Packs of diners clad exclusively in white descended upon Lincoln Center on Monday evening for the city’s second annual Dîner en Blanc, an American version of the shared-meal-cum-flash-mob started by François Pasquier in Paris in 1988.
This year’s more than 3,000 attendees arrived in groups led by volunteers—as per tradition, the location of the dinner is kept a secret from the diners until that evening, to preserve at least an illusion of spontaneity. The rules for participants are strict: they must carry in their own table, chairs, white tablecloths, flatware and four-course dinners, and they must dress entirely in white. “This means no ivory, no cream or any other color will be permitted,” a discussion thread on the event’s website from one of the hosts stated, advising attendees to dress “elegantly.” Elizabeth Hill, an elementary school teacher, even wore her wedding dress.
“Well, it’s white, and it’s all I had!” she said, explaining that she and her husband had decided to come at the last minute when their friends offered them tickets. “Might as well,” she shrugged.
Luckily for everyone in attendance, there was no sign of rain, though a few diners showed up with white umbrellas, just in case. The dinner is held rain or shine, and no-shows who balk at a cloudy sky are not invited back. And, with last year’s waiting list topping 30,000, invitations are hard to come by.
“The best option to get invited is to know someone who is a member of Dîner en Blanc” explained Aymeric Pasquier, the son of François and one of the chief organizers of the New York event. Once diners attend one dinner, they become members, and each member can invite one guest to the next dinner. The waiting list this year was around 5,000 (“It went to a normal standard to interest,” Mr. Pasquier said, laughing), and priority went to those who didn’t make it off the waiting list for last year’s dinner, which boasted 1,200 attendees at the World Financial Center.
Mr. Pasquier said he was keen to have this year’s event at Lincoln Center because of Dîner en Blanc’s efforts at international development—the viral culinary event has spread to eight additional U.S. cities this summer, and now spans five continents and 22 cities. “The Metropolitan Opera is famous all over the world, and we wanted the best spot in New York,” he said. “And we are basically in the best location in New York for this kind of event. It fits perfectly for the Dîner en Blanc.”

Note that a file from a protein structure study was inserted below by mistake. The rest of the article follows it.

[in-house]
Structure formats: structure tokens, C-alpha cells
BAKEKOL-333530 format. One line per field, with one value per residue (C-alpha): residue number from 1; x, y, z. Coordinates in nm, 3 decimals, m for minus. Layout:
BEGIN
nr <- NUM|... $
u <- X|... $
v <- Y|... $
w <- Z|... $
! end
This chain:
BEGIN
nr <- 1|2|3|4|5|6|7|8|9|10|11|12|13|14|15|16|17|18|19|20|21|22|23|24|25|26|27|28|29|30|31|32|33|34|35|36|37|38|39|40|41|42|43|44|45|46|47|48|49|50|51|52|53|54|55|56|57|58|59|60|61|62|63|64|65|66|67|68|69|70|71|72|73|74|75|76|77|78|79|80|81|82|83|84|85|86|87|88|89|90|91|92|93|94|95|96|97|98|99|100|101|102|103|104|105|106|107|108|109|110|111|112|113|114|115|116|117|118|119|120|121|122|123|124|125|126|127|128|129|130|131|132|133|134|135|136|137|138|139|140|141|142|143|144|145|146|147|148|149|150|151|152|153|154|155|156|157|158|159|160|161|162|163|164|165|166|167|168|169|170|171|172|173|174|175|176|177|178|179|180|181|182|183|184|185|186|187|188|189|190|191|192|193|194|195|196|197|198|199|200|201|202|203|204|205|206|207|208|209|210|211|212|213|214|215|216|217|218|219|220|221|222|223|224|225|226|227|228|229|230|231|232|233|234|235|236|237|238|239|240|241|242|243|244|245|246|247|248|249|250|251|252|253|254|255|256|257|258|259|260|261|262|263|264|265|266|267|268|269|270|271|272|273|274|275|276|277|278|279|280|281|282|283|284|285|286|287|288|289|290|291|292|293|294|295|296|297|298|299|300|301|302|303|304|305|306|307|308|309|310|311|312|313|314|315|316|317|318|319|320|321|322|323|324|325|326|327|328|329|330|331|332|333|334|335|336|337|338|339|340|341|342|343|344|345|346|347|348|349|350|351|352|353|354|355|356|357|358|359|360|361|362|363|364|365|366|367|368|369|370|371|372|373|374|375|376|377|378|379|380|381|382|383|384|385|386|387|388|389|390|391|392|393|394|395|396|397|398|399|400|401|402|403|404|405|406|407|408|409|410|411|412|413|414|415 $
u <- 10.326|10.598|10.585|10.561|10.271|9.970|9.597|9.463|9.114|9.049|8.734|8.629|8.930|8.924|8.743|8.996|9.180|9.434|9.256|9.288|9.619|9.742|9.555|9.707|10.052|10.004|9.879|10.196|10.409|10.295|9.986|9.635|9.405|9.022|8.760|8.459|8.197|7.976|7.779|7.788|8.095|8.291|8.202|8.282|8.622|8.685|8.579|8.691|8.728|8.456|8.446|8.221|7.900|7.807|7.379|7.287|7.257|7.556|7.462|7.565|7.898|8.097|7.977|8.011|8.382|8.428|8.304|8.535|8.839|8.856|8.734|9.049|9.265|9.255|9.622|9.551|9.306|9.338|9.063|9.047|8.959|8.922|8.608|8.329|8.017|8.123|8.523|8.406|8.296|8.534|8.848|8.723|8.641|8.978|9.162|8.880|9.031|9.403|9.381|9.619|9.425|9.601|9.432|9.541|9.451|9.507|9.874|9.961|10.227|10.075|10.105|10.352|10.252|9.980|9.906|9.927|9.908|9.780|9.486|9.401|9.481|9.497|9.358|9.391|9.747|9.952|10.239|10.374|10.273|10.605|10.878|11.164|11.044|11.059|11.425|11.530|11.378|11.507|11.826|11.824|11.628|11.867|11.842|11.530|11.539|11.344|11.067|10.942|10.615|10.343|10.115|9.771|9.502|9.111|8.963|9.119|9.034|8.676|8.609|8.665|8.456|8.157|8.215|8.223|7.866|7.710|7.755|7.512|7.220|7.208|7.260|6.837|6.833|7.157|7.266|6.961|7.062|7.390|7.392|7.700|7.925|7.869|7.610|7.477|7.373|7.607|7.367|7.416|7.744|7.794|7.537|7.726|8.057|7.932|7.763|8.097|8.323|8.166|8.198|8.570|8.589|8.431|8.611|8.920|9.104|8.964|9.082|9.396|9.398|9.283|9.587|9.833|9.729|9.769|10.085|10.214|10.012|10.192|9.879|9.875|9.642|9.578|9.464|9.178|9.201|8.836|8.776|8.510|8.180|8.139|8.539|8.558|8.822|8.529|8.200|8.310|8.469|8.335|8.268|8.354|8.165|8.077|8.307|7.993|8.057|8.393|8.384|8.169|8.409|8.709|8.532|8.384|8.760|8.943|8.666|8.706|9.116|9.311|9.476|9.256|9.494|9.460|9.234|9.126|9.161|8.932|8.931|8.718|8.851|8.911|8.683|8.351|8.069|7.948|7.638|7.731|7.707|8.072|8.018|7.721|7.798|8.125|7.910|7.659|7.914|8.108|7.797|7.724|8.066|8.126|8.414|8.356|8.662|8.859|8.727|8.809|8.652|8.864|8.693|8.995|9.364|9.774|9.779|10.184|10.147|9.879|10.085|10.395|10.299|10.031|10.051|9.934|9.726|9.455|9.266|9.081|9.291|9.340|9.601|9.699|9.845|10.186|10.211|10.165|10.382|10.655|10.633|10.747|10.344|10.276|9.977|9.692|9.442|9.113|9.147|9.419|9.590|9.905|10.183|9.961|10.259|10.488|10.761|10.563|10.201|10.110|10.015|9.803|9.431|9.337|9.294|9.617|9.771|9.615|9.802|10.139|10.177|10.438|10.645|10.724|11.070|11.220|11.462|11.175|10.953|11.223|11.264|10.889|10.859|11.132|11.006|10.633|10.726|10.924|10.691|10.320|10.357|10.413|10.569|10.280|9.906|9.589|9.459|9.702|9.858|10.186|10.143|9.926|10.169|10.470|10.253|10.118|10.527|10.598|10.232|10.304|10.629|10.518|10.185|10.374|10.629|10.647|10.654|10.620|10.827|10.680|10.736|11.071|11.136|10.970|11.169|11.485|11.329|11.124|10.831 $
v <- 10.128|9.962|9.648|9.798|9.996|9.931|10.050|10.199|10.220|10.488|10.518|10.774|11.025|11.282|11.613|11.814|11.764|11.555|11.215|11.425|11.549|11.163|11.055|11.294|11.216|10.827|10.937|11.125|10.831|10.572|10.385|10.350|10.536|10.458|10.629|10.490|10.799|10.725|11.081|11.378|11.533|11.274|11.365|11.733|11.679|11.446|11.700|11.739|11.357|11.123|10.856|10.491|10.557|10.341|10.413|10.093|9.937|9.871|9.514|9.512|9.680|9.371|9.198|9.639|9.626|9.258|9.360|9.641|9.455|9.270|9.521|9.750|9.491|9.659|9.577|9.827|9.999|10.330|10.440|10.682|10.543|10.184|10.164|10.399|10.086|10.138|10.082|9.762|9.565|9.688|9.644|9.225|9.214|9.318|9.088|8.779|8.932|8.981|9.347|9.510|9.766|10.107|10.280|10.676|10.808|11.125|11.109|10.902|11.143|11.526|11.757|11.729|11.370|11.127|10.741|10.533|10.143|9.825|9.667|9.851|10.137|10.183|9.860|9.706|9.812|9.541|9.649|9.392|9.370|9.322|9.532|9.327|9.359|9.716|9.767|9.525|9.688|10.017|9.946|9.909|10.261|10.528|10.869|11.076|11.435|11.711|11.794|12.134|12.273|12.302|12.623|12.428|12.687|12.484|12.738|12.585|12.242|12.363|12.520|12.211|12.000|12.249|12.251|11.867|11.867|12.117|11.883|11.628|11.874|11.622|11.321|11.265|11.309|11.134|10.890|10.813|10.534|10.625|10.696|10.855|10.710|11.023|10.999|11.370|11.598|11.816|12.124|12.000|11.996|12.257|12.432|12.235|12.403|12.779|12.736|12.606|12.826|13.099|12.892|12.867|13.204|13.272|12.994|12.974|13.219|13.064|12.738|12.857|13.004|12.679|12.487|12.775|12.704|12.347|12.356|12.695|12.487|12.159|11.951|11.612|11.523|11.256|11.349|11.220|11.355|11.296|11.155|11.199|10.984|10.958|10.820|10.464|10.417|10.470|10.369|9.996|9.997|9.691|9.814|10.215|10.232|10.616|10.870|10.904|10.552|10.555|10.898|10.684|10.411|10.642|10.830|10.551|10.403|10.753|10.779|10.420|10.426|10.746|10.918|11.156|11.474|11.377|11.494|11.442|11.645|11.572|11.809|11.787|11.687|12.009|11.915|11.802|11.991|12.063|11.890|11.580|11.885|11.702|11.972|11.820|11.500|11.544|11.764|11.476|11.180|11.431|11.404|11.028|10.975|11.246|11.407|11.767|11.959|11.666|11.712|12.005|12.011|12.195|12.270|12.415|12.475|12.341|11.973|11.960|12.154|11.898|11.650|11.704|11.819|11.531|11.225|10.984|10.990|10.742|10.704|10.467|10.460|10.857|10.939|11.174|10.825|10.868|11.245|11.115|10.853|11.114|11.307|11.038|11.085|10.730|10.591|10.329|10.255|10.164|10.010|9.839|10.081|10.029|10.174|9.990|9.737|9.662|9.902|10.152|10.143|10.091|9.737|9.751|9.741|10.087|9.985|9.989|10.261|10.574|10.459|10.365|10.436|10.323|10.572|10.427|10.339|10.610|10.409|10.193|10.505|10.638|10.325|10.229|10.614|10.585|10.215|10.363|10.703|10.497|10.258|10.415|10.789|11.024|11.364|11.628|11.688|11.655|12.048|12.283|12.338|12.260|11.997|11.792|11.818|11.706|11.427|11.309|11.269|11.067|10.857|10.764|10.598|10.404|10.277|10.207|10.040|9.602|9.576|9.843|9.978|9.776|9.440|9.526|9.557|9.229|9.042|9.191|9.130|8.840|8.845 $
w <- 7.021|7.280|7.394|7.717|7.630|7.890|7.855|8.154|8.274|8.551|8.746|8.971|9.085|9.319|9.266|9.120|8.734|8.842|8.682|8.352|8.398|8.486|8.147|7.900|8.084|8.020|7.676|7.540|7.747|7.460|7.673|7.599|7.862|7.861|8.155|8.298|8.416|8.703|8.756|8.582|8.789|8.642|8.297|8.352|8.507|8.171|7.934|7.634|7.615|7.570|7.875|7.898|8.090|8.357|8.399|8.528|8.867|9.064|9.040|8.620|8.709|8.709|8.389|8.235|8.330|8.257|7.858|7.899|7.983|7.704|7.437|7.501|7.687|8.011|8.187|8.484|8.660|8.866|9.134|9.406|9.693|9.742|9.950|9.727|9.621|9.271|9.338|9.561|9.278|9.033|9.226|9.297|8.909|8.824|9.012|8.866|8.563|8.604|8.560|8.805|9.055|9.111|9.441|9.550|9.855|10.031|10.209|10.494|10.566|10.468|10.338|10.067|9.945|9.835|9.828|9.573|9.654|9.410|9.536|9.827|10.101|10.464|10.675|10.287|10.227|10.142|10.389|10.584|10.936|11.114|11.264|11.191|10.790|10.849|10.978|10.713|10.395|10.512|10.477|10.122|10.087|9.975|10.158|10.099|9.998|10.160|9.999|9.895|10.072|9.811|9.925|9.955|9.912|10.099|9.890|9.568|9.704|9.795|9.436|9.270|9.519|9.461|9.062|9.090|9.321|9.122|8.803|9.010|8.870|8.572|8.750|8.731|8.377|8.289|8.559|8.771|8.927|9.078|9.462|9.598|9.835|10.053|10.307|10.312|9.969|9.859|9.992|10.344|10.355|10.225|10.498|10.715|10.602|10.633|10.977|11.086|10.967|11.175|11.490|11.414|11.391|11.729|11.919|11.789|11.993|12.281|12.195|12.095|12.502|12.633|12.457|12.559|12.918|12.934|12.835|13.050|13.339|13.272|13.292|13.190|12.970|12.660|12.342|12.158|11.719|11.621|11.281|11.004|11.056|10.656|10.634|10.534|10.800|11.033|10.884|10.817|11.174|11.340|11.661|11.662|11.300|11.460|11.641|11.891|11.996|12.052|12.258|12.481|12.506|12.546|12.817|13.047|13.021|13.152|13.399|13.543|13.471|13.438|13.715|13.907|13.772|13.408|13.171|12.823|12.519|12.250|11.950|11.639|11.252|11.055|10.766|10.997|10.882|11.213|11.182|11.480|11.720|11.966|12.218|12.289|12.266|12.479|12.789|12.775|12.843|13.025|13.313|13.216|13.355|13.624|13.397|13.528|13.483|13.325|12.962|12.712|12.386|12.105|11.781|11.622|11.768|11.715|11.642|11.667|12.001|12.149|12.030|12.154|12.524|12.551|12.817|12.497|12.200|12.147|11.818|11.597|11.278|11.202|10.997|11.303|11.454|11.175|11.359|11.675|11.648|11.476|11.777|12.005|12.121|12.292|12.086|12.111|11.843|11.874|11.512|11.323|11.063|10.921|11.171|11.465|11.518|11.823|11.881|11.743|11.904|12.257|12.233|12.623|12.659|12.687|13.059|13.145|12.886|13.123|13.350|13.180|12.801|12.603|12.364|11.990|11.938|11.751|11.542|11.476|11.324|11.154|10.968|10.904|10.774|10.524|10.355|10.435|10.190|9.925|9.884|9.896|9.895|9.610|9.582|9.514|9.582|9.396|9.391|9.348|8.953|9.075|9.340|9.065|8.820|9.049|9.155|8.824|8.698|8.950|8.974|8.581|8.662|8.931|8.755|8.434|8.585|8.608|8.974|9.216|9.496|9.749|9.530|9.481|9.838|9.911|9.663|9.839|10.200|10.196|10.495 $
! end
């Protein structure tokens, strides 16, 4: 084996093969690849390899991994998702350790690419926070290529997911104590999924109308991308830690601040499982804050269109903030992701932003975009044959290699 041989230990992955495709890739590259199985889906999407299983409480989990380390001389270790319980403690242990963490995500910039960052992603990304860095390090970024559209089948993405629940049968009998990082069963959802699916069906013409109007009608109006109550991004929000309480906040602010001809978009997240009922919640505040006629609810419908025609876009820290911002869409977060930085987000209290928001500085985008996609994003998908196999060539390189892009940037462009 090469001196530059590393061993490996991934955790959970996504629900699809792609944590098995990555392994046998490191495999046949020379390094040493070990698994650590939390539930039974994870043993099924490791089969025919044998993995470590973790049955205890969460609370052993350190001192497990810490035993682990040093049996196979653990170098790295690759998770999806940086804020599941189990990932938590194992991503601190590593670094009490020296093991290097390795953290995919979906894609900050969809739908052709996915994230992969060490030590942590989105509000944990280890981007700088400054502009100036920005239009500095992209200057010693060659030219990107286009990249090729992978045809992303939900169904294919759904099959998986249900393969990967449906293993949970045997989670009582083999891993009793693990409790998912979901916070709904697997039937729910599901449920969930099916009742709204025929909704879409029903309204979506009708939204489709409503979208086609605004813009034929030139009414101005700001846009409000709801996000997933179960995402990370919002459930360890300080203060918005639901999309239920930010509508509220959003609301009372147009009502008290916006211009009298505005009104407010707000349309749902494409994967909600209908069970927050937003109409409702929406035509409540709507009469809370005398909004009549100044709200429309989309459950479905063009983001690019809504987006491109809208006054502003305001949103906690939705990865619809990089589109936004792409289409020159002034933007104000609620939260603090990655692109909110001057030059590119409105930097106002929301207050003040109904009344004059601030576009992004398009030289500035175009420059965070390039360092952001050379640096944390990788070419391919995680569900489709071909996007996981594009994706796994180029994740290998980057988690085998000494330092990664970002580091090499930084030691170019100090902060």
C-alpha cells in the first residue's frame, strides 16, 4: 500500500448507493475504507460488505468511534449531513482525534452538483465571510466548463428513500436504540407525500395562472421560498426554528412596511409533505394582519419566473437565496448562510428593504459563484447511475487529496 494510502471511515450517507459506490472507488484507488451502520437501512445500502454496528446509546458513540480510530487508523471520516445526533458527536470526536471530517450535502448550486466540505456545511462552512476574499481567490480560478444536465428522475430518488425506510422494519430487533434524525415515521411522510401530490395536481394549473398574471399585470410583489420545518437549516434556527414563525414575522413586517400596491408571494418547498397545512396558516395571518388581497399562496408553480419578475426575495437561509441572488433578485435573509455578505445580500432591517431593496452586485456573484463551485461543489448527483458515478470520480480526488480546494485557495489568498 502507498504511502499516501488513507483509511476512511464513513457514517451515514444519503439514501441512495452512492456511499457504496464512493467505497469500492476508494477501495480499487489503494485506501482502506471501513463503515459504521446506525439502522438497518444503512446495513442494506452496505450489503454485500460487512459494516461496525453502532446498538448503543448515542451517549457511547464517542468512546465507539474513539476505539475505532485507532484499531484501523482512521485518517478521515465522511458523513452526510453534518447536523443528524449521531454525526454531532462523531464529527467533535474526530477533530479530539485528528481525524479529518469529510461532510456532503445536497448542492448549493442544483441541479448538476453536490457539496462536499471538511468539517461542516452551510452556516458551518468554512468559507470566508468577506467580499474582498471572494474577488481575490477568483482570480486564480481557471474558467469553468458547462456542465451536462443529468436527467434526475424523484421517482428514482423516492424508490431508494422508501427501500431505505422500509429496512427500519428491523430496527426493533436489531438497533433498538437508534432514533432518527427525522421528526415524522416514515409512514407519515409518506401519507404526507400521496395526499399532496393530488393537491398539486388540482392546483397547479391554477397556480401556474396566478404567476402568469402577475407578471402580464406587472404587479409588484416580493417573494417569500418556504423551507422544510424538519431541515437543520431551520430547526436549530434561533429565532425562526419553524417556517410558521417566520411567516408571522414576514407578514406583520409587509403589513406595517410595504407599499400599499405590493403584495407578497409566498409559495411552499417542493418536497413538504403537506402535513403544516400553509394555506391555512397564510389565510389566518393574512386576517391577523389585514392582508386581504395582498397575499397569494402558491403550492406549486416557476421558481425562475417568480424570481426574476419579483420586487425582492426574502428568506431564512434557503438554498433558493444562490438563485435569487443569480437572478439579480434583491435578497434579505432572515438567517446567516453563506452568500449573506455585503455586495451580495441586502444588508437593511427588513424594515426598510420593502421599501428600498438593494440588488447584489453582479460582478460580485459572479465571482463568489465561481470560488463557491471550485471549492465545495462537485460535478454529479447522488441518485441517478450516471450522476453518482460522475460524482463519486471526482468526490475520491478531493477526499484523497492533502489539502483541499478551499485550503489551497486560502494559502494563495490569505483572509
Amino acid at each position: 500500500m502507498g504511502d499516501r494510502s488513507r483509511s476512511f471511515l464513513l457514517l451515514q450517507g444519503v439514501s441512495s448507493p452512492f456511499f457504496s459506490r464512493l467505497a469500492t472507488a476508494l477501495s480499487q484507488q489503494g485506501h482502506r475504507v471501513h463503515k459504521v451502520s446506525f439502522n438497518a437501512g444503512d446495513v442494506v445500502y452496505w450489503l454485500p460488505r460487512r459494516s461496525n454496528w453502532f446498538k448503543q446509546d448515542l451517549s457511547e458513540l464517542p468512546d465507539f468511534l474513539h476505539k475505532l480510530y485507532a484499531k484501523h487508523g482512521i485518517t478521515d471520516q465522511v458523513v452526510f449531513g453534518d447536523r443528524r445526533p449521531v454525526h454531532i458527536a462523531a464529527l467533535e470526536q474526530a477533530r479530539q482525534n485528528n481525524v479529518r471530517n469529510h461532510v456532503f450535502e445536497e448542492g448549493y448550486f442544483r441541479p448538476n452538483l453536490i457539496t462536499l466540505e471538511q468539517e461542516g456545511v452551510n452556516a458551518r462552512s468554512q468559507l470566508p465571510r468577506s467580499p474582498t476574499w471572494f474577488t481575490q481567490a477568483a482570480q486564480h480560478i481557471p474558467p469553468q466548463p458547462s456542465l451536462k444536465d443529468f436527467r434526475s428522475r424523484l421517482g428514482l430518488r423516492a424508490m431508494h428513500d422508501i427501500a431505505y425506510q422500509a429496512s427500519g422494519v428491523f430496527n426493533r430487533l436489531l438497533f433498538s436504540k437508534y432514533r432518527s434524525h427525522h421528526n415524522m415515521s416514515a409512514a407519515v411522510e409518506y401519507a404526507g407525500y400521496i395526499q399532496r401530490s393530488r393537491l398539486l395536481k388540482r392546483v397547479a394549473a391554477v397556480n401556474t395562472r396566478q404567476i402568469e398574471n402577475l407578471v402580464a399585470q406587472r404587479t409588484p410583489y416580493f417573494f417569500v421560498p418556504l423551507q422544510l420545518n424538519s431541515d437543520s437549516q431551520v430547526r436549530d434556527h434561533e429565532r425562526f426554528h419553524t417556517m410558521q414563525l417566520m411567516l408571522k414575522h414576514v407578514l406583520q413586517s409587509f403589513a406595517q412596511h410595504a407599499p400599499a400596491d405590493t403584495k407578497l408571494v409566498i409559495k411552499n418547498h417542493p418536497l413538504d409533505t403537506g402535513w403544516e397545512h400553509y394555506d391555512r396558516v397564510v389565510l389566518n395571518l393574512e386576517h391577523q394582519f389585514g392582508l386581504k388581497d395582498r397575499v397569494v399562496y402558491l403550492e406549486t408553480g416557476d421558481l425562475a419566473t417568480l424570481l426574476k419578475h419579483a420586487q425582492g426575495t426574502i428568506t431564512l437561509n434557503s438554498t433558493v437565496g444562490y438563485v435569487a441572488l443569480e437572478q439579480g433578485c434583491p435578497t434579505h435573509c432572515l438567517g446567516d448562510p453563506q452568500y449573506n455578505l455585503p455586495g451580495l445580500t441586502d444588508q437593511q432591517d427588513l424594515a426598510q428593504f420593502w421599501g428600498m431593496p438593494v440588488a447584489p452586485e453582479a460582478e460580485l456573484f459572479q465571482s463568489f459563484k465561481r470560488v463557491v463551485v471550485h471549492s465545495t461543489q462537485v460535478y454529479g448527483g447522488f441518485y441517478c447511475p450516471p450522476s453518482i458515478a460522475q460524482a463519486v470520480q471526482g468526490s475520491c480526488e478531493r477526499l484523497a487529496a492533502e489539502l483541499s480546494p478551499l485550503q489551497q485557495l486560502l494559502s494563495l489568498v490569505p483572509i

Though many in attendance shared Mr. Pasquier’s sentiments regarding the surprise location, a few were less impressed. “I think they could have done better,” said Matt Hill, a software developer. “I thought it was going to be in Central Park. For a picnic, it would be nice if it were green, rather than in a square known for its fascist architecture.”
“I was hoping it would be in Brooklyn Bridge Park, since I just went there a week ago and it’s awesome,” said Colin Hoffman, a traffic designer whose general enthusiasm was fairly representative of the event’s demographic. “But this is cool too,” he conceded easily.
Indeed, the diners seemed unreservedly interested in maintaining the evening’s elegance despite the evening’s questionable soundtrack (when we headed out, The Wanted’s “Glad You Came” was blaring). Though we heard some grumbling from guests who had to wait an hour for the wine they had reserved.
When asked whether he had any concerns about controlling such a large crowd (police barricaded the plaza, ostensibly to keep those not following the dress code outside the fenced-off area), Mr. Pasquier responded very firmly that he did not. “Everyone is respectful of what Dîner en Blanc is,” he explained. “They all know the history of the event and the philosophy of the concept.”
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